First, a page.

There were a couple other actions like inclusion in school book fairs or book clubs that could really help books in specific genres but the above list.
Those are not necessarily easy to do, but the real barrier to authors was that some were prohibitively expensive and the rest were controlled by a small group of people in a geographically limited area.
What is is like today? Hiring your own cover artists and designers over the internet is incredibly easy. These days author to author connection is preferred to having a third party broker quotes. The importance of professional reviews continues to diminish as consumer and influencer reviews are more trusted. Anyone can create a sales packet and send a pdf. The age of the uber gatekeeper book buyer seems over as every bookstore is proud of their ability to order you any book you want.
I will admit to being uncertain of the value of a presence at the large conventions, and brokering preferred placement in bookstores is still the purview of publishers, but more than half of all books are sold online where endcap placement doesn’t matter at all. Print ads are far less effective and more expensive than online ads and international rights are something that an increasing number of authors manage for themselves.
Disclaimer #2: I mentioned previously that it was not my intention to dismiss traditional publishers. Then I dismantled their marketing value. That does not mean that I think traditional publishers are without value. I just don’t think they have much marketing value. Advances are a tremendous perk. Their editorial expertise is fantastic, and at no expense to the author. The assumption of printing and bookkeeping costs is enough to make it an attractive relationship, and the value of their social capital, though diminished, is still very helpful in things like rights negotiations.
Second disclaimer out of the way, there is another budgetary reality at play that authors should be aware of.
Publishers have limited marketing budgets. They invested most of that in books they believe will be hits. You know the sort of books I mean. Celebrity autobiographies, youtube personality cookbooks, an eighth book in a successful series. A guideline that I have heard from multiple sources, is that if you are given a high six figure to seven figure deal you are going to get serious marketing backing because your publisher can’t afford for you to fail. Everyone else splits the remaining budget.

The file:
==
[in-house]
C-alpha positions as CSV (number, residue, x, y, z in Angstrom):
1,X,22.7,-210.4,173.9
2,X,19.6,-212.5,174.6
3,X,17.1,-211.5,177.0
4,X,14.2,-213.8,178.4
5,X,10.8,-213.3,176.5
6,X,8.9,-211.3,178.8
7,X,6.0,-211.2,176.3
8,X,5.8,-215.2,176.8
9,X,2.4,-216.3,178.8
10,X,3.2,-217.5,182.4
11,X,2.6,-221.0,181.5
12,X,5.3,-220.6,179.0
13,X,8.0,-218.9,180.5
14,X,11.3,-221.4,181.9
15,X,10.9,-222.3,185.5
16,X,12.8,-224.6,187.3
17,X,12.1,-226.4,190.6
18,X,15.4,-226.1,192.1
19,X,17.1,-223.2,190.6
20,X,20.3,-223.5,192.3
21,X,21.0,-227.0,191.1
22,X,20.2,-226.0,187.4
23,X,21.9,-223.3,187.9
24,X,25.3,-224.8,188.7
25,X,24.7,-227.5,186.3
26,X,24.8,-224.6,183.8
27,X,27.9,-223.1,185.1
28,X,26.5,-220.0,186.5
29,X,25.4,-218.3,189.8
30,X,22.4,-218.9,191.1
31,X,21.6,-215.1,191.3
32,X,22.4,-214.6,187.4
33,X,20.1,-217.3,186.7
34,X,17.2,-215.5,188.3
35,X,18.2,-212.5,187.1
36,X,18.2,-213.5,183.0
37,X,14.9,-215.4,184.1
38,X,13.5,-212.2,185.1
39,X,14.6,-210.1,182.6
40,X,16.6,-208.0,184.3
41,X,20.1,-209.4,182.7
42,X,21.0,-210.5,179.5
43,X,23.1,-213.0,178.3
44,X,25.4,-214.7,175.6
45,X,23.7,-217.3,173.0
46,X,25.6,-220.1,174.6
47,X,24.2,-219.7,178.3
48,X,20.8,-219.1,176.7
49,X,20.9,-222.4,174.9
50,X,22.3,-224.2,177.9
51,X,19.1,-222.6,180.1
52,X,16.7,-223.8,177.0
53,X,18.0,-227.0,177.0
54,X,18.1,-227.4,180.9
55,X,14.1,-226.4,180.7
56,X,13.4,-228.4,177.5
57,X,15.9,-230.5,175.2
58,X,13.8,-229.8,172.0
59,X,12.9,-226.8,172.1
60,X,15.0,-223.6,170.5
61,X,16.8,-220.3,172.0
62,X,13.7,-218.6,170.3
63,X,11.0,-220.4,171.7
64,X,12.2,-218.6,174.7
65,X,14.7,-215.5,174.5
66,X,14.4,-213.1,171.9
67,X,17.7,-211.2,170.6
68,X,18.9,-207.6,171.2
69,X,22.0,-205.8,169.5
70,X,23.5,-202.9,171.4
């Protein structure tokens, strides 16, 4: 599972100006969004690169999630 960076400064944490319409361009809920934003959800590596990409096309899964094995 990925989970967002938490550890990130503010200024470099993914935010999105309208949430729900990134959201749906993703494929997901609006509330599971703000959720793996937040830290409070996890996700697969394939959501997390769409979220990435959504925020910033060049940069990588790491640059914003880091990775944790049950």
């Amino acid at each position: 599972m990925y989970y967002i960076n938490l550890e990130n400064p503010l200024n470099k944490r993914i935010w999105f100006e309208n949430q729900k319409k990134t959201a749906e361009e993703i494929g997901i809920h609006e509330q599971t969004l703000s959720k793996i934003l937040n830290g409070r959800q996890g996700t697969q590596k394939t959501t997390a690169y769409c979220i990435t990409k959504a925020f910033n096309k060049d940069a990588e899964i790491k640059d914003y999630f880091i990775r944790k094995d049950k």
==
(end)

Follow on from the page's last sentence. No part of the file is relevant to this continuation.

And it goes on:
Concerning the disposition of that remaining budget, publishers roll the dice on a huge number of debut authors a year. Doing a little bar mat mathematics: in an average year, across all their imprints, the larger publishers are putting two to five hundred debut authors out a year. They understand most of those books will lose money and hope a few are hits but they have no idea which books will succeed. They send all those books to the marketing department and say, “Do what you can”. Their marketing department is full of passionate book lovers who want to help authors succeed; they just don't have much in the way of resources.
That was me when I started in publishing, I met and worked with amazing creators who I didn’t have that conversation with and even when I did try it didn’t work. The guilt associated with that failure is a hard and odd thing to live with. Telling a creator that the only way you can help them is by convincing them they have to help themselves stills feels like a failure.
Another thing you will notice if you stick around book marketing for any length of time is that those departments have incredibly high turnover.
Art marketing is an amorphous field at the best of times. I hope that I have cast some light into why assuming that a traditional publisher will bear that heavy weight of selling a book is foolish. The starting point for marketing your book is of course identifying and finding your readers which we have talked about a lot already so take a peak at this article about reader profiles.
Stay healthy good writing and good outreach!